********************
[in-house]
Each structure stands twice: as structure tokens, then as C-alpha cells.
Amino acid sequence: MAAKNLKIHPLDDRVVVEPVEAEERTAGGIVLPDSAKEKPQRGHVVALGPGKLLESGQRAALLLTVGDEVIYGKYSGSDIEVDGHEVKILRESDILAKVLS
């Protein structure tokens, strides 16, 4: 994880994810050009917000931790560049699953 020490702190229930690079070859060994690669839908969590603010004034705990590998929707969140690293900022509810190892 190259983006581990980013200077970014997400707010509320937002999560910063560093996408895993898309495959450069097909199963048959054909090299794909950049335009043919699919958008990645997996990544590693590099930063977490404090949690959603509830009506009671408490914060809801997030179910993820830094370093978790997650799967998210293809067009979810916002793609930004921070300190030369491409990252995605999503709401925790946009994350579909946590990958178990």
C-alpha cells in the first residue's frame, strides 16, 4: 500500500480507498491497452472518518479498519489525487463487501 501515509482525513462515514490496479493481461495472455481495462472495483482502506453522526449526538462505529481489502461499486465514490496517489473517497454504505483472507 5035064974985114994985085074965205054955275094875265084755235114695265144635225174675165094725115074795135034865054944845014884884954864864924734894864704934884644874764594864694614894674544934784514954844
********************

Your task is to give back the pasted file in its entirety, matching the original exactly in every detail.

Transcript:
[in-house]
Each structure stands twice: as structure tokens, then as C-alpha cells.
Amino acid sequence: MAAKNLKIHPLDDRVVVEPVEAEERTAGGIVLPDSAKEKPQRGHVVALGPGKLLESGQRAALLLTVGDEVIYGKYSGSDIEVDGHEVKILRESDILAKVLS
């Protein structure tokens, strides 16, 4: 994880994810050009917000931790560049699953 020490702190229930690079070859060994690669839908969590603010004034705990590998929707969140690293900022509810190892 190259983006581990980013200077970014997400707010509320937002999560910063560093996408895993898309495959450069097909199963048959054909090299794909950049335009043919699919958008990645997996990544590693590099930063977490404090949690959603509830009506009671408490914060809801997030179910993820830094370093978790997650799967998210293809067009979810916002793609930004921070300190030369491409990252995605999503709401925790946009994350579909946590990958178990």
C-alpha cells in the first residue's frame, strides 16, 4: 500500500480507498491497452472518518479498519489525487463487501 501515509482525513462515514490496479493481461495472455481495462472495483482502506453522526449526538462505529481489502461499486465514490496517489473517497454504505483472507 5035064974985114994985085074965205054955275094875265084755235114695265144635225174675165094725115074795135034865054944845014884884954864864924734894864704934884644874764594864694614894674544934784514954844